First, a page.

June is Pride month! It is a month in which the U.S honors the impact that lesbian, gay, bisexual, transgender, and queer people have had on our society, culture, and national identity. While the U.S. and much of the world has a long history of shaming and oppressing LGBTQ+ individuals with social stigma and violence, Pride focuses on celebrating sexuality and gender diversity while positively promoting self-affirmation, dignity, and equality for LGBTQ+ communities.
In honor of Pride, we’re focusing on the stories of famous writers who not only shaped Western literature as we know it today, but also improved, altered, or inspired the discourse surrounding sexual identity and gender expectations. Enjoy the following four stories and famous quotes from LGBTQ+ authors!
1. H. D.
I will be free,
no lover’s kiss
to bind me to earth,
no bliss of love
In his Autobiography, poet William Carlos Williams describes H.D. as an intense woman looking to cast off the conventions of Victorian society. He describes how she would splash ink all over her clothes before she began writing to give herself the “feeling of freedom and indifference.” H.D. (born Hilda Doolittle in Pennsylvania) was an important part of the modernist movement whose work spans five decades from the Victorian Era to the Atomic Age. She focuses on love, war, death, and life through innovative perceptions of gender, language, and mythology. H.D.’s poetry uses images full of sensation so that you can almost taste the ripeness of the fruit in her “Orchard” or feel the oppressive heat in “Garden.”
Along with adding beautiful poetry to the imagist and modernist movements, H.D. explored her bisexuality openly and began important conversations in psychology about the complexity of human sexuality. H.D.’s first love was male poet Ezra Pound in the early 1900s. The couple’s passionate affair was controversial, but the couple decided to get married despite rumor and opinion. Pound saw H.D. as his muse and she imagined a bohemian lifestyle with her lover. However, as the relationship grew more conventional, H.D. began questioning traditional expectations of sexuality, gender, and marriage. She became disenchanted with being his muse and broke off the engagement.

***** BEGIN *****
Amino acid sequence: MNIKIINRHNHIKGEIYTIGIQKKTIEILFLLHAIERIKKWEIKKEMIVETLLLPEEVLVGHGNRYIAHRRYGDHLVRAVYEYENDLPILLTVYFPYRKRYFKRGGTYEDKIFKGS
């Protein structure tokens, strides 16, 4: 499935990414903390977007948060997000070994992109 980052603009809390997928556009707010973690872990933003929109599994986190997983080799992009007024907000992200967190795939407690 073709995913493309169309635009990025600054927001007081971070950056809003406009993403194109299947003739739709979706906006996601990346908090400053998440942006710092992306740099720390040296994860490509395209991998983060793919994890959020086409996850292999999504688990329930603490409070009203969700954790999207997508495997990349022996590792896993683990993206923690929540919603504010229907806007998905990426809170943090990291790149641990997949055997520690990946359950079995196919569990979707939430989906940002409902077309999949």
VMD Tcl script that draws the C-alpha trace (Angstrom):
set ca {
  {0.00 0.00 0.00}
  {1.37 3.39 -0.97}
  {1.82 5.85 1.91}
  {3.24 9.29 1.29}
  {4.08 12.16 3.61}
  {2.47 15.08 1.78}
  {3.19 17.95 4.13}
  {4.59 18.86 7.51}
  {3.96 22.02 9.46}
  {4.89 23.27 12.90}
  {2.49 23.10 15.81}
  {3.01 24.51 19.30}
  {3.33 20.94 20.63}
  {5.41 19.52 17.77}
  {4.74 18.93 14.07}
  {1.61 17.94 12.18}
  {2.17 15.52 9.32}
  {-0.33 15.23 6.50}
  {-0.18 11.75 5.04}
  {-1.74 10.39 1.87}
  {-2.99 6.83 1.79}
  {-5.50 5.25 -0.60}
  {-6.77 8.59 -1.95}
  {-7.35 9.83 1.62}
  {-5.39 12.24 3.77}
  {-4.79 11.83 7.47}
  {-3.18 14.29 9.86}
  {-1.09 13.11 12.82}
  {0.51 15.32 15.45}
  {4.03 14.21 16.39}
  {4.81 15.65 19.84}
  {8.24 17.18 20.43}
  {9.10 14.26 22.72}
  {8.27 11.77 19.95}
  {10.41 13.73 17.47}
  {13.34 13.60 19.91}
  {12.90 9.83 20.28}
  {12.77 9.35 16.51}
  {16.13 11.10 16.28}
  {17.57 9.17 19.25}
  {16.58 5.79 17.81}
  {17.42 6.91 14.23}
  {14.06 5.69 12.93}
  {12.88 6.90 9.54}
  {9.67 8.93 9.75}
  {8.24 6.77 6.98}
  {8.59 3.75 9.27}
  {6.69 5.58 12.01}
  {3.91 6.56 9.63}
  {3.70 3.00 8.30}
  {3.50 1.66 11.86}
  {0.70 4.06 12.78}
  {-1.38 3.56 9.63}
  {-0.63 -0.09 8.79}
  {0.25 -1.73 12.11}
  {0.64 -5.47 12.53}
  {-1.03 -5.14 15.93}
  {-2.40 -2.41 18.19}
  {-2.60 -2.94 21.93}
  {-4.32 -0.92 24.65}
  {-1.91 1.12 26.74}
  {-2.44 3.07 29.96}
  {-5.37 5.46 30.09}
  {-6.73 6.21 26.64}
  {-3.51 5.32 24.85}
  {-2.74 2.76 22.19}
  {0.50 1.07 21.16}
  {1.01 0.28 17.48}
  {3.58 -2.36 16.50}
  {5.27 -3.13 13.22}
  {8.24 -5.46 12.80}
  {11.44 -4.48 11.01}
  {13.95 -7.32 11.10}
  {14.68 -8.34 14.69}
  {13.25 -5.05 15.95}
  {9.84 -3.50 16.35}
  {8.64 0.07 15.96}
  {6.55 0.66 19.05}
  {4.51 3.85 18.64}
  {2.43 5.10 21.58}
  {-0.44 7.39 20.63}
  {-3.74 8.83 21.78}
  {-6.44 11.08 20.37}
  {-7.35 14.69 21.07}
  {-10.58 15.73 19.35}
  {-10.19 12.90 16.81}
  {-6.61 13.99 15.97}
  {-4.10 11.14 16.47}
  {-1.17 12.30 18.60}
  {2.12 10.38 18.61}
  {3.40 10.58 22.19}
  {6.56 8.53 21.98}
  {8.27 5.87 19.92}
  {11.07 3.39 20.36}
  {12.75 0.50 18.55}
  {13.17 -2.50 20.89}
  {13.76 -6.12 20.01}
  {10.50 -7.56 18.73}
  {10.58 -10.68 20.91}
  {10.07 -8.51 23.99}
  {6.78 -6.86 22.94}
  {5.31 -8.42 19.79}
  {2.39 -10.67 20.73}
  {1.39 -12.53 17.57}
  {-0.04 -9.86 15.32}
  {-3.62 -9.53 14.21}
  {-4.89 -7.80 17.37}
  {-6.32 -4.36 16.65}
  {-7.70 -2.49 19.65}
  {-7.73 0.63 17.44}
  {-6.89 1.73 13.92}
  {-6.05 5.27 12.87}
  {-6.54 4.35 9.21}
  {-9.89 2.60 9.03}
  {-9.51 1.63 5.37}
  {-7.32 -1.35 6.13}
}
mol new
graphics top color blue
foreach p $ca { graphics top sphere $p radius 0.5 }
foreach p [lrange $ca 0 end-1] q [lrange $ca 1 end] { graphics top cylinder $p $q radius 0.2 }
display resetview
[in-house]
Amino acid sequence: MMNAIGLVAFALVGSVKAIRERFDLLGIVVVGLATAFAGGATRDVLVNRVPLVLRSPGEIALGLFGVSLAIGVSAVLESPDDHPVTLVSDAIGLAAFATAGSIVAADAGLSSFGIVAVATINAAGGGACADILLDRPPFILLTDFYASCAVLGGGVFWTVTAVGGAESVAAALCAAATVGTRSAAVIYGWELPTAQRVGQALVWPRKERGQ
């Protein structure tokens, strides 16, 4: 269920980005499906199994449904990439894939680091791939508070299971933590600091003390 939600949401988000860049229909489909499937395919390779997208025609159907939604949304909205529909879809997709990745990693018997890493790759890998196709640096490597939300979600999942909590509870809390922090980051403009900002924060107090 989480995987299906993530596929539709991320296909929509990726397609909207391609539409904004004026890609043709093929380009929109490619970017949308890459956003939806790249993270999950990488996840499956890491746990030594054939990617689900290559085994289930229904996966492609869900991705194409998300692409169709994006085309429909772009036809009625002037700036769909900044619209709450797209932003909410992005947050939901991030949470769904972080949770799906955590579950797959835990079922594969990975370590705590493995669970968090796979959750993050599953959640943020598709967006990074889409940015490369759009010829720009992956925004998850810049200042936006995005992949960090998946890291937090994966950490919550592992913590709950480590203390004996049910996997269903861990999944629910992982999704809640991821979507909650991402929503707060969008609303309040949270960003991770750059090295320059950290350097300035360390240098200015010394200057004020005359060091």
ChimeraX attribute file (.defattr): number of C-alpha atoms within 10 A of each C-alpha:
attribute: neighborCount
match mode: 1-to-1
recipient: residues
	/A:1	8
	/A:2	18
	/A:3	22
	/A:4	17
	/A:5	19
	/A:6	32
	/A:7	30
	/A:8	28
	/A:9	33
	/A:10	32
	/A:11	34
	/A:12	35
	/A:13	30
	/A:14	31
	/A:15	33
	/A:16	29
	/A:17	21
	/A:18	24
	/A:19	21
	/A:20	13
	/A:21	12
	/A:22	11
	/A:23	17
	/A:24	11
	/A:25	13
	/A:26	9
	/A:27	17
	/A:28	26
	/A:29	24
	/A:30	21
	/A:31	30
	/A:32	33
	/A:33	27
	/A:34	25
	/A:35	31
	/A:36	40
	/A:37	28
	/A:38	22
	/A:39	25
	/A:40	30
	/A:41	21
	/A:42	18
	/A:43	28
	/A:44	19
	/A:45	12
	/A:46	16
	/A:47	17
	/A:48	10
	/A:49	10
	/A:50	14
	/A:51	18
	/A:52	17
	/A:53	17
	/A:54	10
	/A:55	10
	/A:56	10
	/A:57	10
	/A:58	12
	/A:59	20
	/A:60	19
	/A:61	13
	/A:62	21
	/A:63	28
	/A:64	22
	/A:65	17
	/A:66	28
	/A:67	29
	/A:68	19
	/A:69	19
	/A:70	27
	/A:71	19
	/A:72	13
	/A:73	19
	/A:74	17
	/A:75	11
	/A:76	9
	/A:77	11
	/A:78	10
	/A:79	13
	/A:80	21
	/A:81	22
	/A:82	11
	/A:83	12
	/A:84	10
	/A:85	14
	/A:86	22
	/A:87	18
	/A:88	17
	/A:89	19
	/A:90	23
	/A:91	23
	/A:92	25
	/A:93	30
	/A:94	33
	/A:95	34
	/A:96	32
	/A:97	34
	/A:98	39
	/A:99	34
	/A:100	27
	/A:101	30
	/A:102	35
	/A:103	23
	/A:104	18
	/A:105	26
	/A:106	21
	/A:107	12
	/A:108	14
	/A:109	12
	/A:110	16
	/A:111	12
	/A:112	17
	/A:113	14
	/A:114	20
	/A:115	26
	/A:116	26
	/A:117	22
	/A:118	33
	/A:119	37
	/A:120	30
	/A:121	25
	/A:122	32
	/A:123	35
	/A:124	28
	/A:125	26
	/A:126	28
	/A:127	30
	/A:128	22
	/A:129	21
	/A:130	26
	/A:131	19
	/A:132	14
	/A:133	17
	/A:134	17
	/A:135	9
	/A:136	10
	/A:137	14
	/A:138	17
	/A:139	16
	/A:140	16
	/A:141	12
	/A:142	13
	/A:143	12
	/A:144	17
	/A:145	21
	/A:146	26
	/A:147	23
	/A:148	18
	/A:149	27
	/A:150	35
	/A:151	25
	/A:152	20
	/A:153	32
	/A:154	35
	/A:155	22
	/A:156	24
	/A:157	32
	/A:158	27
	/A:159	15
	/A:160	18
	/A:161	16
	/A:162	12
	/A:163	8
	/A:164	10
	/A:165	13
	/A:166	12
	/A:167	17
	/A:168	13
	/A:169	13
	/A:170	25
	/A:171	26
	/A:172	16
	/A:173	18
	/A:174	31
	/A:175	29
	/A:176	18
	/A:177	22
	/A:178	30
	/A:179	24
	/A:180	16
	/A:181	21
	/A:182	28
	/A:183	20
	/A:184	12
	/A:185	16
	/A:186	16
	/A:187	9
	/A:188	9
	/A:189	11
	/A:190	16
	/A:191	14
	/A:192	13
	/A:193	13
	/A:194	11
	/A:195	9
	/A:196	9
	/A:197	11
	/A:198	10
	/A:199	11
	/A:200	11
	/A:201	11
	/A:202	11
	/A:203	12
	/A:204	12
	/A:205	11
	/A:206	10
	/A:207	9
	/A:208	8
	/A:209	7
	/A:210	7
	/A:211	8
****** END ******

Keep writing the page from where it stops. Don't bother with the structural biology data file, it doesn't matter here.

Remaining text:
It was around this time that H.D. met Frances Gregg, an intense, young, female poet who would become H.D.’s lover and muse. She saw Gregg as her “twin soul.” Though Gregg was possessive, H.D. felt the secret, forbidden relationship gave her freedom from Pound that inspired her to write prolifically. This intense poetic output came to a screeching halt when H.D. discovered Gregg and Pound had a secret intimate relationship; the erotic threesome left H.D. feeling betrayed and disenchanted.
H.D. eventually sought Sigmund Freud’s help her with her writer’s block. She came to understand her sexuality over the course of her sessions with Freud. It was his opinion that her writer’s block came from her own discomfort with her bisexuality. Freud’s analysis of where this discomfort came from an Oedipal obsession with her mother remains extremely controversial; however, unlike many of his other patients, H.D. pushed back against any diagnosis that she did not agree with. Namely, Freud’s theory that women’s issues came from envy of “man-strength” or their possession of a penis. She instead celebrated the erotic, spiritual, and assertive power of women and claimed that “woman is perfect.”
2. Oscar Wilde
Never love anyone who treats you like you’re ordinary.
Oscar Wilde is remembered for his bold personality, quick wit, and humor. His plays The Importance of Being Earnest and An Ideal Husband made the face of theatrical drama more absurd, short stories like “The Canterville Ghost” satirized popular literary trends like the gothic, and his only novel, The Picture of Dorian Gray, challenged conventional perceptions of beauty, truth, and morality. You’ve probably seen his witty quotes on your friend’s Instagram pages:
- “You can never be overdressed or overeducated.”
- “Be yourself, everyone else is already taken.”
- “Always forgive your enemies; nothing annoys them so much.”
But these witty remarks, his brilliant writing, and extravagant lifestyle are only part of Wilde’s story.
Wilde was the victim of stringent anti-gay laws in England in the 19th century. In 1885, The Criminal Law Amendment, or Labouchere Amendment, made “gross indecency” a crime in the United Kingdom. “Gross indecency” was a fluid term used to describe any kind of behavior that the court deemed harmful to society. It was disproportionately used to convict homosexuals when the court could not prove that intercourse had taken place.
In 1895, Oscar Wilde was convicted by this law and sentenced to two years in a hard labor prison. Wilde had been romantically involved with Lord Alfred Douglas, an aristocratic poet and political commentator. When Douglas’s father, the Marquis of Queensberry, found out about the relationship, he left a note for Wilde at the Albemarle Club in London which labeled him a “Posing Somdomite,” misspelling his accusation that Wilde was committing sodomy. Wilde was furious. Though he was in a secretly gay relationship that everyone in his social circle knew about, sodomy was considered a crime punishable by life in prison. Wilde brought a lawsuit against Queensberry for public defamation. However, the courts almost instantly dismissed Wilde’s claims and instead used it as an opportunity to convict him.